BAODING Jan. 29, 2013 – WWF today announced that Yingli Green Energy Holding Company Limited (Yingli), one of the world’s largest manufacturers of solar panels, has become the first Chinese company, and the first photovoltaic (PV) manufacturer, to join WWF’s Climate Savers programme.
Yingli is also the first Chinese company to set a company-wide renewable electricity consumption target. By the end of 2015, at least 4% of the electricity that Yingli consumes will come from renewable sources, specifically solar. Renewable energy currently comprises 1% of China’s energy consumption portfolio; renewable energy sources include solar, wind, biomass, geothermal, waves and tides, but not nuclear or large-scale hydropower.
“WWF’s Climate Savers programme is a very exclusive club,” said Peter Beaudoin, CEO, WWF-China. “Only industry leaders that agree to challenge themselves and set ambitious goals in cutting CO2 emissions, and support growth of clean, renewable energy are accepted as members. China has global manufacturing leaders, is beginning to have global innovation leaders, and now is beginning to have global leaders in the fight against climate change as well.”
“We’re very pleased to become the first Chinese company and the first solar manufacturer to join the Climate Savers family,” said Liansheng Miao, Chairman and CEO of Yingli. “At Yingli, we work on the mission of providing affordable, green energy to the world every day. We have also been dedicatedly carrying out our corporate social and environmental responsibilities through constantly reducing our energy consumption and greenhouse gas (GHG) emissions in our production and operations. We look forward to working more broadly with WWF and joining hands with other Climate Savers to lead the world’s transition to a low carbon economy.”
Yingli’s renewable electricity consumption target is possible because it has been a practitioner of solar energy application. Currently, the company operates more than 20 Megawatts (MW) of solar systems in its manufacturing campuses to power the production of PV modules. It plans to continue to increase its consumption of renewable electricity by installing more solar systems in the future.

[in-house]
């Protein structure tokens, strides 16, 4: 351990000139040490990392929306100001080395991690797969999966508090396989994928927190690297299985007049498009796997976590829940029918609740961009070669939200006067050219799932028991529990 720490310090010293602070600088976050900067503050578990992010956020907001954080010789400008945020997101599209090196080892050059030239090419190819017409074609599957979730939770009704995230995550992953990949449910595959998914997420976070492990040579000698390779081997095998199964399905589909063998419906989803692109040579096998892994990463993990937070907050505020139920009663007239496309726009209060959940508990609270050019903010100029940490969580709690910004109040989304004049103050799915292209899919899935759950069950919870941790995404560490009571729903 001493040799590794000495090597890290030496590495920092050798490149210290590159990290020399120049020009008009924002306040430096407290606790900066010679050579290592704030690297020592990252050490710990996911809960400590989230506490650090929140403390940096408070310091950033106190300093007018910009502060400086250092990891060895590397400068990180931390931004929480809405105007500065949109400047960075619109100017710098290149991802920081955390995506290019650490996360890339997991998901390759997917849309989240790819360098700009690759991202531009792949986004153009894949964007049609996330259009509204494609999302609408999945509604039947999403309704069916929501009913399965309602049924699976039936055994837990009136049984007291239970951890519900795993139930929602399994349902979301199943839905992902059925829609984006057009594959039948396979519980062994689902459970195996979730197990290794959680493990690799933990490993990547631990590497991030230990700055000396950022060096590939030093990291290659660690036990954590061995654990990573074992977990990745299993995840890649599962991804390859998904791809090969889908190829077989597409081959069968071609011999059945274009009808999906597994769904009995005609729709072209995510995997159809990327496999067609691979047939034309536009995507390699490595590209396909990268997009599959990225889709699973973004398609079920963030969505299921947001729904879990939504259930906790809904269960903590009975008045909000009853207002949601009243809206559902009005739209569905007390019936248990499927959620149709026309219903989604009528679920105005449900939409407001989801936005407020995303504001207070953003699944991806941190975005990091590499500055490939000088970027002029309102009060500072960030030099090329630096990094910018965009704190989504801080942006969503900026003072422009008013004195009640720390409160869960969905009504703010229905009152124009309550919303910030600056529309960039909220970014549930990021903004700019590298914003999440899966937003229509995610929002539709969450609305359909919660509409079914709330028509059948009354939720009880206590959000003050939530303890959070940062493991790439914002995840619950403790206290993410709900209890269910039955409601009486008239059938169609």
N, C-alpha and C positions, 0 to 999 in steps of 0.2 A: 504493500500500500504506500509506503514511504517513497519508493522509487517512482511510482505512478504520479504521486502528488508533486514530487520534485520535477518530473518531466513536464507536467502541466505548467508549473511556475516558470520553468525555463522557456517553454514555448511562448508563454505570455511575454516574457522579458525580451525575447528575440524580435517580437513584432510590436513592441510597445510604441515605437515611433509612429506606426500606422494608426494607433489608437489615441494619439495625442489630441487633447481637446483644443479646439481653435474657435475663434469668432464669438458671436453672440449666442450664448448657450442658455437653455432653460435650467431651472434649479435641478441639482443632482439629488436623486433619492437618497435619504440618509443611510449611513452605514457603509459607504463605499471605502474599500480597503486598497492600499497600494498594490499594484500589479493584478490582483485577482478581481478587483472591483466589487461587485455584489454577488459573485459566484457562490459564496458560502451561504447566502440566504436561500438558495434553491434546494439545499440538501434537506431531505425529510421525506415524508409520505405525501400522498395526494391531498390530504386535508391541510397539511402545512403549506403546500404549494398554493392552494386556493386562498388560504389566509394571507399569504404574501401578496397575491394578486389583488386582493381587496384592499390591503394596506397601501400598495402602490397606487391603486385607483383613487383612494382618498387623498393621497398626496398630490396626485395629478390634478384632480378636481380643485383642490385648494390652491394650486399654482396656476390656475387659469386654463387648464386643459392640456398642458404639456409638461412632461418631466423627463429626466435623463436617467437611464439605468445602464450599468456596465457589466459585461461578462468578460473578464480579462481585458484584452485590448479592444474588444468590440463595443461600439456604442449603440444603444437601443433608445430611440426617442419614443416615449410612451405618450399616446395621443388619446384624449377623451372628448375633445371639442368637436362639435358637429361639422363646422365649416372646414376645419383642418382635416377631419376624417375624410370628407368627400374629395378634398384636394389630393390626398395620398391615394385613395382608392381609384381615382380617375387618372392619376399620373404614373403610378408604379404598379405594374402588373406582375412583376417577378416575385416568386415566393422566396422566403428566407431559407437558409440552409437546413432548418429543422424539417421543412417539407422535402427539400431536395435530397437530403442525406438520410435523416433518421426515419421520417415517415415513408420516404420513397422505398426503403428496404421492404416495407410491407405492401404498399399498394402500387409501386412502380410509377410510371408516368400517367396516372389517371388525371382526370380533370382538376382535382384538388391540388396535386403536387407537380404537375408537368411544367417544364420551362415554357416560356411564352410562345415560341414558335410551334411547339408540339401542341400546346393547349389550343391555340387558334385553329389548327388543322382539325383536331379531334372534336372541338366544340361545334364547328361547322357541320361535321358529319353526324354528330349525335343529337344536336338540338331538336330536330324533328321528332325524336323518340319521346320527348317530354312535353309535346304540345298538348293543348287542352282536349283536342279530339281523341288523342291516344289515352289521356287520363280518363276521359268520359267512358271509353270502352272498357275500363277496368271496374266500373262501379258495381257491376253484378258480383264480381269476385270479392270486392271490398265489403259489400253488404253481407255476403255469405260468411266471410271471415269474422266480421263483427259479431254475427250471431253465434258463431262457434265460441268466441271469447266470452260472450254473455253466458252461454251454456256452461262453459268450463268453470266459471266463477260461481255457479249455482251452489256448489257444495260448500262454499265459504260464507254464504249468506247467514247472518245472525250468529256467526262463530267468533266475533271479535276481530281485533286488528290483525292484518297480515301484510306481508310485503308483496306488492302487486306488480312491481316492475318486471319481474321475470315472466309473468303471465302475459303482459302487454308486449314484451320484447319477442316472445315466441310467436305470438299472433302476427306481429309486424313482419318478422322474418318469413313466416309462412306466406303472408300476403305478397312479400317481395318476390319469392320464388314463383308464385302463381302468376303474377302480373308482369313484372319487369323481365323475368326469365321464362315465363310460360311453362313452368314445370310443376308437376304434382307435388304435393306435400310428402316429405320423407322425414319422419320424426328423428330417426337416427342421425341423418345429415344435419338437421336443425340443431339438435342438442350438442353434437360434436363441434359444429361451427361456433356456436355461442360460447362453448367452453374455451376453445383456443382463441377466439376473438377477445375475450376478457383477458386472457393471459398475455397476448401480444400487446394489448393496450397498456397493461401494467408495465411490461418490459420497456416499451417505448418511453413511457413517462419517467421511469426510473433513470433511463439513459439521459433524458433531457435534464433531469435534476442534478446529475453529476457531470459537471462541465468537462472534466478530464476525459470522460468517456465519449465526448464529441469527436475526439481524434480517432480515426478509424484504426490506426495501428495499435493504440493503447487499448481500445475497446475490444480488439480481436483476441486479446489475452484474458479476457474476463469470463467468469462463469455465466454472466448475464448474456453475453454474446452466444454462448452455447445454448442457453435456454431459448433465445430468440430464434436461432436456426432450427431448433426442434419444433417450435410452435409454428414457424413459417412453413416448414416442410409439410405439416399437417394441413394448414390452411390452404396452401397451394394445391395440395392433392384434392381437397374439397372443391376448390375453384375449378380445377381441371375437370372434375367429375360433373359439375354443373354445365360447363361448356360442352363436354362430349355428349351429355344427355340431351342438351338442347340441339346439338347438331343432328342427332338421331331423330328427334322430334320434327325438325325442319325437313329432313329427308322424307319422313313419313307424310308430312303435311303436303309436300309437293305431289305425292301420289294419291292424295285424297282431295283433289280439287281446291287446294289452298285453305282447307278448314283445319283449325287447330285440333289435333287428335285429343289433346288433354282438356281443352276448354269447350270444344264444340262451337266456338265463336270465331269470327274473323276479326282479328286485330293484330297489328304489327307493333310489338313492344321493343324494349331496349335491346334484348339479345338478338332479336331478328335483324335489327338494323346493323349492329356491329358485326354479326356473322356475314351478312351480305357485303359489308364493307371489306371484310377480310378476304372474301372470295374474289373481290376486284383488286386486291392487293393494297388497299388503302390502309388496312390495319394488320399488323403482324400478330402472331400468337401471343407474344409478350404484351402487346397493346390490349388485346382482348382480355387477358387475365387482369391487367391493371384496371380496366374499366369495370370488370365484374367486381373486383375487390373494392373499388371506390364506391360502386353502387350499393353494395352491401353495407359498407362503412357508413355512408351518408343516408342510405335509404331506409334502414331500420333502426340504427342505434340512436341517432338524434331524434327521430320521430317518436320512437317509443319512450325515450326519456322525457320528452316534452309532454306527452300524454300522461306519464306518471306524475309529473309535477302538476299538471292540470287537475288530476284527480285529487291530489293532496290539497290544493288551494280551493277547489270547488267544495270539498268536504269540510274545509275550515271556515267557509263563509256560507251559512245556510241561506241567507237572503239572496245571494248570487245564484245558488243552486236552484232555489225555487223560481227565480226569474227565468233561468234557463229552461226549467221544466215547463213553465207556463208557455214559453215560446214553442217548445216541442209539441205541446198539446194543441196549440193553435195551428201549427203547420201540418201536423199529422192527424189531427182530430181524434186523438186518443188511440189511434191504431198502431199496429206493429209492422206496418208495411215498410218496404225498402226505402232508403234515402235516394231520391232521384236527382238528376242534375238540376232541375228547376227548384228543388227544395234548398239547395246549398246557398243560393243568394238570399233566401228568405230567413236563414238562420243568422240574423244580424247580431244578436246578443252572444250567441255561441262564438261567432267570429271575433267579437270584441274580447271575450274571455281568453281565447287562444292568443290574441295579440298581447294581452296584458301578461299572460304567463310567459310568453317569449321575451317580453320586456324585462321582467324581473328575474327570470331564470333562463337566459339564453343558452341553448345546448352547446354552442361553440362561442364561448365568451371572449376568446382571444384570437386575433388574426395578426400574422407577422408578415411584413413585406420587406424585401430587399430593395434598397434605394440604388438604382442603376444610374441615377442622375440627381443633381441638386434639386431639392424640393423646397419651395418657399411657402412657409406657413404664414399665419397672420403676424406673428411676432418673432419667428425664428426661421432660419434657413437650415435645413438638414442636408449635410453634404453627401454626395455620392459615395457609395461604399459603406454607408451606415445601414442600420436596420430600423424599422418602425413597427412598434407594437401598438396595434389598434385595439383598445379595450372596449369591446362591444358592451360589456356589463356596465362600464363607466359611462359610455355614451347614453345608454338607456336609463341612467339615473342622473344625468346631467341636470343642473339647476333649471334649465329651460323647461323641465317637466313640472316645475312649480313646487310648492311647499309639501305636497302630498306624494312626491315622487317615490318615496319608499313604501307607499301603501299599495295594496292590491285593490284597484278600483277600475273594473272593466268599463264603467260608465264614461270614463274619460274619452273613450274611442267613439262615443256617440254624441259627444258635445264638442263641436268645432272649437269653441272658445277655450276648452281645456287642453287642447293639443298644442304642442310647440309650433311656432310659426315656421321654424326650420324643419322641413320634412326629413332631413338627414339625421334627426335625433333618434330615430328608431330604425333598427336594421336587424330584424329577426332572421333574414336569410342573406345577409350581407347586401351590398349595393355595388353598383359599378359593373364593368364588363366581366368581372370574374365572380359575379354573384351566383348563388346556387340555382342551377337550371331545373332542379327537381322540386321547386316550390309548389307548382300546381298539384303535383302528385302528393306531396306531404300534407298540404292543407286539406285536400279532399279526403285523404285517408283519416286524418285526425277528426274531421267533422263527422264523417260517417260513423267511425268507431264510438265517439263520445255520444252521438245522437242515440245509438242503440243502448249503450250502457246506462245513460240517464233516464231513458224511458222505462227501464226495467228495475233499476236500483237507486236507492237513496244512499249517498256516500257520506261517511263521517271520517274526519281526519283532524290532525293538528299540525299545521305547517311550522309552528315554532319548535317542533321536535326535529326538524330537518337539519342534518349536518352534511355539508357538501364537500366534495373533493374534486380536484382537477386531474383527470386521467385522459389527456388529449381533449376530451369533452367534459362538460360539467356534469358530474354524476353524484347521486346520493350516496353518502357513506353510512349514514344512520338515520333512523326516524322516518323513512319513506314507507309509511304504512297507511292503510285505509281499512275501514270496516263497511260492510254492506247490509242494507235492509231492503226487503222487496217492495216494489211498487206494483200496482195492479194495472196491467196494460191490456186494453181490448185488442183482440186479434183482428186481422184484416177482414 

“Yingli demonstrates that companies operating in China are willing to take action to support the growth of renewable energy,” said Donald Pols, Director of WWF’s China for a Global Shift Initiative and a member of Yingli’s Climate Savers application review committee. “Companies can follow Yingli’s example and develop their own clean and renewable electricity generation systems, whether in terms of solar panels installed on company real estate or utility-scale operations in the case of Yingli.”
In addition to its renewable electricity consumption target, Yingli has also agreed to a number of aggressive CO2 emission reduction targets.
By the end of 2015, Yingli commits to reduce GHG emissions intensity per MW of PV module production by 13% compared with 2010 levels. Further, also by the end of 2015, Yingli expects to reduce GHG emissions from purchased goods and services per MW of PV module production by 7% compared with 2010 levels. Yingli also targets to reduce GHG emissions intensity from upstream transportation by 10%, compared to 2010 levels, by the end of 2015.
Finally, Yingli also plans to launch a Global Green Solar PV Manufacturing Standard with the support of WWF by the end of 2015. This standard aims at promoting energy consumption reduction in the PV industry, increasing utilization percentage of renewable energy and reducing GHG emissions.
WWF’s Climate Savers programme began in 1999, and now counts 30 member companies. To become a member, a company works with WWF and an independent technical expert to set and agree to new CO2 emission reduction targets that are more aggressive than existing targets. The company then formulates a plan to achieve these targets, and WWF and the independent technical expert will monitor to ensure the plan is followed and the targets are achieved.